[The Third Eye / Alexa Velez]

Margaret Atwood’s “Instructions for the Third Eye” is exactly what the title claims: a set of instructions to see the world through the lens of a third eye—a different perspective.  Atwood begins by defining the eye as an “organ of vision,” pointing out that “the third eye is no exception.”  She claims that most people believe only what they know to be true and refuse to consider any other possibilities.  They are not willing to open their minds to a different perspective and “resent the third eye” because it would show them things they do not want to see.  Atwood challenges readers to broaden their perception of reality.

One element that makes the story successful is that it is written in a fragmented second-person point of view that alternates between directions for the reader and personal remarks from the narrator:  “You find too that what you see depends partly on what you want to look at and partly on how.  As I said, the third eye is only an eye.”  The second-person point of view (POV) immediately pulls the reader into the action by invitation and command:  “If you want to use the third eye you must close the other two.”  In other words, the third eye holds power that can only be harnessed by diving into the darkness, behind closed eyelids, and venturing into the unfamiliar world of a different perspective.  Atwood conceals the fact that she attempts to manipulate the reader’s “thoughts” through the second-person POV by engaging in a one-sided conversation, in which she asks and answers questions the reader would most likely ask:  “What’s the difference between vision and a vision?”  Atwood’s conversational approach through the second-person POV avoids the authoritative tone by acknowledging that even the author’s own explanations and directions are not perfect.  This allows the reader to apply his or her own interpretation to the instructions, since “language is not always dependable either.”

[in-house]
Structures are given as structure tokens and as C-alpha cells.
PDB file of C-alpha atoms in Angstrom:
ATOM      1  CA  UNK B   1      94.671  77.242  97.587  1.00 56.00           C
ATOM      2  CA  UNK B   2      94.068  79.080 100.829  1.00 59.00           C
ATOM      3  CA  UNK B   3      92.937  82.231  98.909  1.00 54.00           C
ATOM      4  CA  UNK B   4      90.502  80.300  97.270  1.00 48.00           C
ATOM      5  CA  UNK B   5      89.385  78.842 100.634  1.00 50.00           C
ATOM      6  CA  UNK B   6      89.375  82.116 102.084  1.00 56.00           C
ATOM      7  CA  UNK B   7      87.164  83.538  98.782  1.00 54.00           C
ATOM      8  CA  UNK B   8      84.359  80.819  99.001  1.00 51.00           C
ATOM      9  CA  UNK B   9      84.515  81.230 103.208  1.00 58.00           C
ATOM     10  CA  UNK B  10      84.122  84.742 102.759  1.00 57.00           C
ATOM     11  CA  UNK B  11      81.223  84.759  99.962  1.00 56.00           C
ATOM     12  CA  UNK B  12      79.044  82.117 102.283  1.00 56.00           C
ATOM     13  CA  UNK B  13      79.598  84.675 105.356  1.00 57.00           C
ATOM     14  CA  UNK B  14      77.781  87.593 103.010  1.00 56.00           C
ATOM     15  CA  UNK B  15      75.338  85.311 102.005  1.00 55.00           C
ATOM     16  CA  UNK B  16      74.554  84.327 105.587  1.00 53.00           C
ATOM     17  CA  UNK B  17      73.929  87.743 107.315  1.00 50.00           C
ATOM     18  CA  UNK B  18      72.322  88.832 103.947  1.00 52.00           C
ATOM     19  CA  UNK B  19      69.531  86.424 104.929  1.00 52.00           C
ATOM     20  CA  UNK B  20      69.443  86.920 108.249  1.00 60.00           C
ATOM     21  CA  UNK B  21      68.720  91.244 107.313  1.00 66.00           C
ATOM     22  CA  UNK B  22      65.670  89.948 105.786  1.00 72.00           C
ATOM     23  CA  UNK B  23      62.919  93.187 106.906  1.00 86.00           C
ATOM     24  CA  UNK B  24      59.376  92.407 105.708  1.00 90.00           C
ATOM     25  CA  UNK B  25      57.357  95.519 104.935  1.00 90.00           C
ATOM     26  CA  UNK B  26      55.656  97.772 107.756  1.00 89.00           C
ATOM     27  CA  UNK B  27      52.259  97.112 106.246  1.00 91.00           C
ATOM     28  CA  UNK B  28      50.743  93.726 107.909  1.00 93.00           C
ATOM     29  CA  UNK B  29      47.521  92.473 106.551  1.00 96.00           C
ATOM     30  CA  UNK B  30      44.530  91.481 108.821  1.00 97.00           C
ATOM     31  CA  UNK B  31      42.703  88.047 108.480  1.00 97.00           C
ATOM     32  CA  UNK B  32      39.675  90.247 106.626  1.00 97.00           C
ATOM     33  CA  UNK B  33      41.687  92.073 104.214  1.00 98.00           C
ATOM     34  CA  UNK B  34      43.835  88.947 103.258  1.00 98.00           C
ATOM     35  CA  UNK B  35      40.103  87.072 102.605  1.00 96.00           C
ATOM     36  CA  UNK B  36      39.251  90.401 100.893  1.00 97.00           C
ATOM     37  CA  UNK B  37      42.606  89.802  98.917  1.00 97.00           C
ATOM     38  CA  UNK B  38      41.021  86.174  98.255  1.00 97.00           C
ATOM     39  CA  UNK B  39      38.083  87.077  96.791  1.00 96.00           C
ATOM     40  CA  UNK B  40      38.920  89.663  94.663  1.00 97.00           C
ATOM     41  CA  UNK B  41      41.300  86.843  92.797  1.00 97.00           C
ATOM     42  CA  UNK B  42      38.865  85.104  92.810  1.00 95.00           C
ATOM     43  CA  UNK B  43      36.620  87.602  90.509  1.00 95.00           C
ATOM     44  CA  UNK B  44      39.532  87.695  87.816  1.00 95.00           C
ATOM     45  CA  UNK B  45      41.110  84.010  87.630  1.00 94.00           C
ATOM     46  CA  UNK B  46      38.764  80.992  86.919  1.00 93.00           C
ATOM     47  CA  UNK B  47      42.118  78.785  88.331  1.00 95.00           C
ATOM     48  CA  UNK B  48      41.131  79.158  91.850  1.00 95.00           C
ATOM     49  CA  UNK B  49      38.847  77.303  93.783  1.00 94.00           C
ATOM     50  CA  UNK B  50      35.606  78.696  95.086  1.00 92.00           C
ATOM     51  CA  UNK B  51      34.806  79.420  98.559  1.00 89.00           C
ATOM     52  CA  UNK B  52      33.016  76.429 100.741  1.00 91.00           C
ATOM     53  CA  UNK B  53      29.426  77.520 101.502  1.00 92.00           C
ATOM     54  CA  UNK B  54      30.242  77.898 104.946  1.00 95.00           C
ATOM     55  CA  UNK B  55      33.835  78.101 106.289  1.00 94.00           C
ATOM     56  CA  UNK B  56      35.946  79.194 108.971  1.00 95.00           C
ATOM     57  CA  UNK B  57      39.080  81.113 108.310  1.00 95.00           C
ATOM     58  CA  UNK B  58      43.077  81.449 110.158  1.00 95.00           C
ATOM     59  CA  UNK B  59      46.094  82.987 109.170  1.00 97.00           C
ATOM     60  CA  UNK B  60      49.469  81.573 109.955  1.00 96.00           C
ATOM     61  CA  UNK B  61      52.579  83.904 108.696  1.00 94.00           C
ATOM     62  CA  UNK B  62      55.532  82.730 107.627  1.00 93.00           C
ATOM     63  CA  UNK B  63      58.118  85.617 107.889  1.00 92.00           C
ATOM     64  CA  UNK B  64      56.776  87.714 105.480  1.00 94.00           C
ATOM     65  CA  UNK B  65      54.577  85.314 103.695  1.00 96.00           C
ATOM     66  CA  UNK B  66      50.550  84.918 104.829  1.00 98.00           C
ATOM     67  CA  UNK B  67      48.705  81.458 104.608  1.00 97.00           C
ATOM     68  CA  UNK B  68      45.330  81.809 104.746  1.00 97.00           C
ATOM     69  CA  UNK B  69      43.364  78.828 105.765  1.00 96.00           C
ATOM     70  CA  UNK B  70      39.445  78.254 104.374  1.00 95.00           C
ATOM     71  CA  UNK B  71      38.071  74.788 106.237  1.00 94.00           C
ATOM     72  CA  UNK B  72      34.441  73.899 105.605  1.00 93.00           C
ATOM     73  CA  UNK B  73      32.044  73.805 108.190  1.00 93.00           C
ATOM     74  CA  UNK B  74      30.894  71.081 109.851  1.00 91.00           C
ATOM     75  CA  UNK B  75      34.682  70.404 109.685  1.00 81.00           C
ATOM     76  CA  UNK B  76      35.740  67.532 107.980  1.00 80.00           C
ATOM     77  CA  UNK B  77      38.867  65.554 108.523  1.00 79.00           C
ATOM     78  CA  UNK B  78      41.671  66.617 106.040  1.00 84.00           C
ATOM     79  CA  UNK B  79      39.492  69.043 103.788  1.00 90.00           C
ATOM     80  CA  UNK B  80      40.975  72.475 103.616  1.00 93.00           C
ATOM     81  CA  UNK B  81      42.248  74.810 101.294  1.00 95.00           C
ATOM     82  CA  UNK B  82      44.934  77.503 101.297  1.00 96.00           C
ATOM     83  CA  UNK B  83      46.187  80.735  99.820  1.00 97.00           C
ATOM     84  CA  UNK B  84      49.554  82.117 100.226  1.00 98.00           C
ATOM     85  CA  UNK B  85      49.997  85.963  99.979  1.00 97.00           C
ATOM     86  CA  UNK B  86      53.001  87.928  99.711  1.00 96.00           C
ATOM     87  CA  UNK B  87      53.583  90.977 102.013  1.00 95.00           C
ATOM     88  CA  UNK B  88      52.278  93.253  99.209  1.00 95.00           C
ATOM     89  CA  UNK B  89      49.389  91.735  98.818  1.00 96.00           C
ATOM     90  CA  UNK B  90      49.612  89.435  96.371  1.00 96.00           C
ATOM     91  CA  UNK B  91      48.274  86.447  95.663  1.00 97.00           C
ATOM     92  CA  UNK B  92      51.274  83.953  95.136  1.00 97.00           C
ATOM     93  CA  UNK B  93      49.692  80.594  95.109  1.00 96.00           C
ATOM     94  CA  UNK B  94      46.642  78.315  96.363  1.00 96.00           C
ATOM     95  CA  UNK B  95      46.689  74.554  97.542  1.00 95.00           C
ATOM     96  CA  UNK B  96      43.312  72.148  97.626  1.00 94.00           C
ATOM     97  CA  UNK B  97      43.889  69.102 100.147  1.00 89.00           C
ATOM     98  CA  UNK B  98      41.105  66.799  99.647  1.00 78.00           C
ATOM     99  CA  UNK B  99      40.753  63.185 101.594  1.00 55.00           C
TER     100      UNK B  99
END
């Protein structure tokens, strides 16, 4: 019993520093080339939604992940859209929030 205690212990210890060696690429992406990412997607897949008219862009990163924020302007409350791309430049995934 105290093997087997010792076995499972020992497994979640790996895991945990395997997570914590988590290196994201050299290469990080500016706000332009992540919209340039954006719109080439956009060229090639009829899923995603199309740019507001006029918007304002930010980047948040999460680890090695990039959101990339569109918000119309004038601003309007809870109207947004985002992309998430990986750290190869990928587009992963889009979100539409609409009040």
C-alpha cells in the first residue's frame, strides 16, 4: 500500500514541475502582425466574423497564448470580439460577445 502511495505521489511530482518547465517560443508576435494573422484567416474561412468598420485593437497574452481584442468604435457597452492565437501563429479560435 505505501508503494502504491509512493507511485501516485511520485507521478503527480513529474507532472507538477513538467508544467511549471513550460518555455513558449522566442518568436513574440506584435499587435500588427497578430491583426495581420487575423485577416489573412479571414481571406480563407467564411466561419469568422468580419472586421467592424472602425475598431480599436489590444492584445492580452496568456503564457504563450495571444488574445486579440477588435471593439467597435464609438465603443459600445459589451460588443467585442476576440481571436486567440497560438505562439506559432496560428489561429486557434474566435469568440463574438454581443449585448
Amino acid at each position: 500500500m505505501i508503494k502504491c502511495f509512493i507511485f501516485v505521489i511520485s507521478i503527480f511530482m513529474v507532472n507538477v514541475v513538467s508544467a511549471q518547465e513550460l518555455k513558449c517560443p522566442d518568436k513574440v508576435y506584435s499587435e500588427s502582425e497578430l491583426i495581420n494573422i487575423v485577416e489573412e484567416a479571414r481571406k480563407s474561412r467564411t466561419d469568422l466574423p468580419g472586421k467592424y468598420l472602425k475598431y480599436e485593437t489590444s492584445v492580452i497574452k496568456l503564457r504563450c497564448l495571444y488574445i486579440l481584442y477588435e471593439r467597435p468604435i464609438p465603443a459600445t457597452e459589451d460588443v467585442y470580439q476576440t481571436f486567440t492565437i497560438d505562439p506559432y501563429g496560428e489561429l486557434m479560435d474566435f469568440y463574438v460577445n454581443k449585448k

In the final paragraph, through the second-person POV, Atwood successfully challenges the reader to use the third eye:  “But someone has to see these things.”  That someone implies the reader.  The second-person POV can sometimes seem demanding and accusative; however, this sentence is a nonthreatening call for action that works well because someone could be anyone, and that responsibility is not pinned directly on the reader.  Atwood’s closing sentence, which uses the pronoun you and repeats twice for emphasis, incorporates a deeper level of significance by imposing the second-person POV into what may seem like a simplistic, matter-of-fact explanation:  “You see.  You see.”  This repetition echoes Atwood’s first question at the beginning of the narrative:  “What’s the difference between vision and a vision?”  The mirrored phrasing emphasizes the idea that the same thing can be seen differently through the lens of alternate perspectives; however, a set of instructions can only go so far.  It is up to the reader to take the next step—one that can only be experienced. The reader is left with the choice to either remain in the dark or open a window into the mind of another.

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